19:00 – 20:00
Friday 31 January 2020 / 7 pm (40 min)
Sound artist and radio producer Amandine Casadamont and artist Reeve Schumacher join forces for a sound creation direct from the Fondation Vincent van Gogh Arles. The performance echoes the theme of the current exhibition “ … et labora”, which will provide both the setting and the common thread running through this event.
Amandine Casadamont will draw upon the sound archives of France’s National Audiovisual Institute (INA) documenting the appearance and development of the assembly line. The testimonies of workers from different production lines will be articulated, in order to build up a portrait of the work itself, but also to investigate the consequences of the speeds and repetitive gestures to which the workers are subjected. This live creation will be informed by concrete sounds – factory environments, tools and machinery – as well as by spoken-word archives.
Reeve Schumacher will join Amandine Casadamont in presenting Sonic Braille, a sound creation using prepared vinyl discs.
Amandine Casadamont is a sound artist and radio creator. Ever since childhood, and thanks to a blind grandfather whose hearing was particularly precious, she has been interested in the medium of radio medium, and more specifically in the “open mike”. For more than twenty years, she has been making sound creations at the crossroads of radio play and performance. Often taking real life as her starting point, she infuses it with fiction, poetry and fantasy. Amandine Casadamont particularly likes to explore dangerous places, such as Fukushima or drug-trafficking zones in the Mexican desert, in order to capture what is invisible there.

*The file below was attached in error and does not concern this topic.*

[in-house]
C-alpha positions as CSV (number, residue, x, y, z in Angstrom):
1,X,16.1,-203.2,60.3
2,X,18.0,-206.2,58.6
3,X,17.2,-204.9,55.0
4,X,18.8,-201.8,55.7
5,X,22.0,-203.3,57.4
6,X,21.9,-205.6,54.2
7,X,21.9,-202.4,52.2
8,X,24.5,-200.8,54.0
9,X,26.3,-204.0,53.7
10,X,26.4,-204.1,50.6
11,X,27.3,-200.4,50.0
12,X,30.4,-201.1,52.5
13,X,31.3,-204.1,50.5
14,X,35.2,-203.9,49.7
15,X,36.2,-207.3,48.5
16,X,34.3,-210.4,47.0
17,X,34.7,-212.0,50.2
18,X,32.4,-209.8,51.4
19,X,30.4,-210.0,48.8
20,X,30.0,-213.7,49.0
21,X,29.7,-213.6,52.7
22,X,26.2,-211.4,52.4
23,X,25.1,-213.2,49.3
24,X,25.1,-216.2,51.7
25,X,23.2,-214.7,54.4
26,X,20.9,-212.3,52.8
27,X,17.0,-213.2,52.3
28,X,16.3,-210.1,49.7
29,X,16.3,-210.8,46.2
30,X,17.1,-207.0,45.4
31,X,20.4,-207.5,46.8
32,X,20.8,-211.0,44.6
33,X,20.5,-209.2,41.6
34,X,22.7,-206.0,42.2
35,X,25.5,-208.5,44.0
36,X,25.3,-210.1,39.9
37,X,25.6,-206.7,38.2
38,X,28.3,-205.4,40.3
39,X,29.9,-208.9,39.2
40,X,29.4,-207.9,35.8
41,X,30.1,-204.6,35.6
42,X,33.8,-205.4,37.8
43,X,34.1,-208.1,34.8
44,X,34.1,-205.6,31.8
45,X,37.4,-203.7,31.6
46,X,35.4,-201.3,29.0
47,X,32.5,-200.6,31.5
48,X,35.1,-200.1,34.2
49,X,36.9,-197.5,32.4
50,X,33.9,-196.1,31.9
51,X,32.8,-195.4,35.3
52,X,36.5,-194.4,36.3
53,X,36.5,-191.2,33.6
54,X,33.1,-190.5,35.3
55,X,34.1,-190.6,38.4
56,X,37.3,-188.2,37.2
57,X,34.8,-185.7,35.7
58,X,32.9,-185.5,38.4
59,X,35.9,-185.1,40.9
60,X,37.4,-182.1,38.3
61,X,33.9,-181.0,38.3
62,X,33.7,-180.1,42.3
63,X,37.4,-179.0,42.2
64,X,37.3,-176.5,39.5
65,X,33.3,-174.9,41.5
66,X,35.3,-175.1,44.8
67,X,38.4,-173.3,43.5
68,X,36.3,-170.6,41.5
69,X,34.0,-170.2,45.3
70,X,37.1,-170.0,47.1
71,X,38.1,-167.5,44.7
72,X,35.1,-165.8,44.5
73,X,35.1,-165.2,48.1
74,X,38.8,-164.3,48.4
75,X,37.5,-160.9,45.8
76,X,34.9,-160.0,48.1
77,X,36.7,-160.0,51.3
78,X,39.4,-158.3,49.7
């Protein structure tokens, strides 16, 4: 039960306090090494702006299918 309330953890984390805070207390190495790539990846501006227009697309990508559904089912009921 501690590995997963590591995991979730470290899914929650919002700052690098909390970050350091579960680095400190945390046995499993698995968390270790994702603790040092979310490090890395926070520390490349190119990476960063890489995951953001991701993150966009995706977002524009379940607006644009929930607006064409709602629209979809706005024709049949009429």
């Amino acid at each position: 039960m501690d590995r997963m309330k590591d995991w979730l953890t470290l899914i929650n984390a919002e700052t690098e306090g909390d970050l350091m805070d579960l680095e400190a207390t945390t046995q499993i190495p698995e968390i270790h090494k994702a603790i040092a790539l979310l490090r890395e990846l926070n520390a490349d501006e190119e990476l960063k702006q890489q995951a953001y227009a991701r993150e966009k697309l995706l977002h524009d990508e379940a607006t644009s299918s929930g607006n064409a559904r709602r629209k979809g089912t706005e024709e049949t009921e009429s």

In 2019 she became joint curator at the Musée Transitoire (Paris). Collaborating with several European radio stations, such as Deutschlandfunk Kultur, SRF and France Culture, she works as an author, producer and composer – including for the legendary Atelier de création radiophonique. She has won several international awards, including the sound documentary prize at the International Radio Biennial in Mexico (2012) and the Phonurgia prize for radio sound art (2015), and was nominated for the Sound Art category at the New York Festival (2016).
Born in 1981 in Minneapolis in the United States, Reeve Schumacher completed a fine arts degree at the University of Miami before moving to Arles in 2010. There he co-founded LHOSTE, an alternative space dedicated to contemporary art and experimental sound. A visual artist and musician, he performs and exhibits internationally. He has also produced three albums, including Waste Land (2015), based on T.S. Eliot’s poem of the same title.
His Sonic Braille project lies halfway between art and music. Using a precision knife, Schumacher makes incisions on vinyl records in order to manufacture new sounds by hand. Like a finger reading Braille, the needle of the record-player translates these relief markings into sounds. Described by the artist as “art-brut-techno”, this new music allows Reeve Schumacher to transcend genres.